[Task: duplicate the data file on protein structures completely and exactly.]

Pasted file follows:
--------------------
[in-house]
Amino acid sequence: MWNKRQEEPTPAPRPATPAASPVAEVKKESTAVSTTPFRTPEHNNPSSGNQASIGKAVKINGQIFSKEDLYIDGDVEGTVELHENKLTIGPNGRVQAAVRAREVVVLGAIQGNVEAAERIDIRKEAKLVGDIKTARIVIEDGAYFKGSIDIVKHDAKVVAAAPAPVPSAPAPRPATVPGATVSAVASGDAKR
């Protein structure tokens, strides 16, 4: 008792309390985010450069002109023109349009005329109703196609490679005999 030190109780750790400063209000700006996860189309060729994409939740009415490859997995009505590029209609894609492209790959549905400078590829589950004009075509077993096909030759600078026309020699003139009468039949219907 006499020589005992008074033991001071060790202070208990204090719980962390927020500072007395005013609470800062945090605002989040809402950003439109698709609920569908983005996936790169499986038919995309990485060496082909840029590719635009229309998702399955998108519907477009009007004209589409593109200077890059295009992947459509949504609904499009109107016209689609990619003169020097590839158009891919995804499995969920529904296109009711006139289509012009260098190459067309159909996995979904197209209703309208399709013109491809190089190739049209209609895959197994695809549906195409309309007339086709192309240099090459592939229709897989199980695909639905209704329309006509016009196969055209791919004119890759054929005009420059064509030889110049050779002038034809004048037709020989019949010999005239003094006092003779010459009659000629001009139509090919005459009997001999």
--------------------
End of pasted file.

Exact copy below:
[in-house]
Amino acid sequence: MWNKRQEEPTPAPRPATPAASPVAEVKKESTAVSTTPFRTPEHNNPSSGNQASIGKAVKINGQIFSKEDLYIDGDVEGTVELHENKLTIGPNGRVQAAVRAREVVVLGAIQGNVEAAERIDIRKEAKLVGDIKTARIVIEDGAYFKGSIDIVKHDAKVVAAAPAPVPSAPAPRPATVPGATVSAVASGDAKR
């Protein structure tokens, strides 16, 4: 008792309390985010450069002109023109349009005329109703196609490679005999 030190109780750790400063209000700006996860189309060729994409939740009415490859997995009505590029209609894609492209790959549905400078590829589950004009075509077993096909030759600078026309020699003139009468039949219907 006499020589005992008074033991001071060790202070208990204090719980962390927020500072007395005013609470800062945090605002989040809402950003439109698709609920569908983005996936790169499986038919995309990485060496082909840029590719635009229309998702399955998108519907477009009007004209589409593109200077890059295009992947459509949504609904499009109107016209689609990619003169020097590839158009891919995804499995969920529904296109009711006139289509012009260098190459067309159909996995979904197209209703309208399709013109491809190089190739049209209609895959197994695809549906195409309309007339086709192309240099090459592939229709897989199980695909639905209704329309006509016009196969055209791919004119890759054929005009420059064509030889110049050779002038034809004048037709020989019949010999005239003094006092003779010459009659000629001009139509090919005459009997001999």